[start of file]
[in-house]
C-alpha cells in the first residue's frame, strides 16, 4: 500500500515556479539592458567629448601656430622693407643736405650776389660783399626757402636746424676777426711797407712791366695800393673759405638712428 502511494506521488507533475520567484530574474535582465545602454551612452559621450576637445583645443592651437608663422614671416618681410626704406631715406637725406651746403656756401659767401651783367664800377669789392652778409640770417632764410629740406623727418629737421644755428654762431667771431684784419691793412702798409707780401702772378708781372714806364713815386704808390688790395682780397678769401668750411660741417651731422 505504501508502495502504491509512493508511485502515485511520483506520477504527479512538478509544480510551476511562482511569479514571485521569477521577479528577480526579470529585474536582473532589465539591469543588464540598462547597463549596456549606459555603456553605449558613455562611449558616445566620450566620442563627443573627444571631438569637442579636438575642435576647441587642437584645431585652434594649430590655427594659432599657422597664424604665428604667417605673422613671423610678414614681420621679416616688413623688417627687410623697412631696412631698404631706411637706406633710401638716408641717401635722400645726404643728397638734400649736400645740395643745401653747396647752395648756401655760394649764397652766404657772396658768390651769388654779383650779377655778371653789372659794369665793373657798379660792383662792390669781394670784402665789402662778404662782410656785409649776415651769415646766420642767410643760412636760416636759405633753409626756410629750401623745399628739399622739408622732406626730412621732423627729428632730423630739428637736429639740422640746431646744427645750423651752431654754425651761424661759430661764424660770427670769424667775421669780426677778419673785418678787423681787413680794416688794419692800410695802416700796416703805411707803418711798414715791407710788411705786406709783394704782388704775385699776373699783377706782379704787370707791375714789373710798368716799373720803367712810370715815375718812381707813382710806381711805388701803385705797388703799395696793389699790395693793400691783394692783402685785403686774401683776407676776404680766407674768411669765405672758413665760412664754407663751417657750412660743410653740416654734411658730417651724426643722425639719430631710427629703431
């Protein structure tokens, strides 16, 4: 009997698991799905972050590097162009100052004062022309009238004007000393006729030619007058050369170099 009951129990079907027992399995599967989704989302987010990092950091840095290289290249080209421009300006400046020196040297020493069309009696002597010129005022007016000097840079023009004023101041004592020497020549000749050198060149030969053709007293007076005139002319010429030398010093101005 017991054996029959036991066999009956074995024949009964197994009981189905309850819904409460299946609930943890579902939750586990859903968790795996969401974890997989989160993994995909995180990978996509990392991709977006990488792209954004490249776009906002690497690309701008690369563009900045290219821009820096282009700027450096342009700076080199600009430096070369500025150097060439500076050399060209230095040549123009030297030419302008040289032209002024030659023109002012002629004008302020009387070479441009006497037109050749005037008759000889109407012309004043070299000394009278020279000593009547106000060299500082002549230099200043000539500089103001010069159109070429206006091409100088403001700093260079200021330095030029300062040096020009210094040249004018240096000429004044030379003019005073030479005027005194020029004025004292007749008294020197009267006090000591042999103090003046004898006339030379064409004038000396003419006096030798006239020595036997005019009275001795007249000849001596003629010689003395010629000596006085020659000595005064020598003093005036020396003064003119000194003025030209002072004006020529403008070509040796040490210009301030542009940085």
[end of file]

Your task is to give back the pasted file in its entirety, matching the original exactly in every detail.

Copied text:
[in-house]
C-alpha cells in the first residue's frame, strides 16, 4: 500500500515556479539592458567629448601656430622693407643736405650776389660783399626757402636746424676777426711797407712791366695800393673759405638712428 502511494506521488507533475520567484530574474535582465545602454551612452559621450576637445583645443592651437608663422614671416618681410626704406631715406637725406651746403656756401659767401651783367664800377669789392652778409640770417632764410629740406623727418629737421644755428654762431667771431684784419691793412702798409707780401702772378708781372714806364713815386704808390688790395682780397678769401668750411660741417651731422 505504501508502495502504491509512493508511485502515485511520483506520477504527479512538478509544480510551476511562482511569479514571485521569477521577479528577480526579470529585474536582473532589465539591469543588464540598462547597463549596456549606459555603456553605449558613455562611449558616445566620450566620442563627443573627444571631438569637442579636438575642435576647441587642437584645431585652434594649430590655427594659432599657422597664424604665428604667417605673422613671423610678414614681420621679416616688413623688417627687410623697412631696412631698404631706411637706406633710401638716408641717401635722400645726404643728397638734400649736400645740395643745401653747396647752395648756401655760394649764397652766404657772396658768390651769388654779383650779377655778371653789372659794369665793373657798379660792383662792390669781394670784402665789402662778404662782410656785409649776415651769415646766420642767410643760412636760416636759405633753409626756410629750401623745399628739399622739408622732406626730412621732423627729428632730423630739428637736429639740422640746431646744427645750423651752431654754425651761424661759430661764424660770427670769424667775421669780426677778419673785418678787423681787413680794416688794419692800410695802416700796416703805411707803418711798414715791407710788411705786406709783394704782388704775385699776373699783377706782379704787370707791375714789373710798368716799373720803367712810370715815375718812381707813382710806381711805388701803385705797388703799395696793389699790395693793400691783394692783402685785403686774401683776407676776404680766407674768411669765405672758413665760412664754407663751417657750412660743410653740416654734411658730417651724426643722425639719430631710427629703431
């Protein structure tokens, strides 16, 4: 009997698991799905972050590097162009100052004062022309009238004007000393006729030619007058050369170099 009951129990079907027992399995599967989704989302987010990092950091840095290289290249080209421009300006400046020196040297020493069309009696002597010129005022007016000097840079023009004023101041004592020497020549000749050198060149030969053709007293007076005139002319010429030398010093101005 017991054996029959036991066999009956074995024949009964197994009981189905309850819904409460299946609930943890579902939750586990859903968790795996969401974890997989989160993994995909995180990978996509990392991709977006990488792209954004490249776009906002690497690309701008690369563009900045290219821009820096282009700027450096342009700076080199600009430096070369500025150097060439500076050399060209230095040549123009030297030419302008040289032209002024030659023109002012002629004008302020009387070479441009006497037109050749005037008759000889109407012309004043070299000394009278020279000593009547106000060299500082002549230099200043000539500089103001010069159109070429206006091409100088403001700093260079200021330095030029300062040096020009210094040249004018240096000429004044030379003019005073030479005027005194020029004025004292007749008294020197009267006090000591042999103090003046004898006339030379064409004038000396003419006096030798006239020595036997005019009275001795007249000849001596003629010689003395010629000596006085020659000595005064020598003093005036020396003064003119000194003025030209002072004006020529403008070509040796040490210009301030542009940085």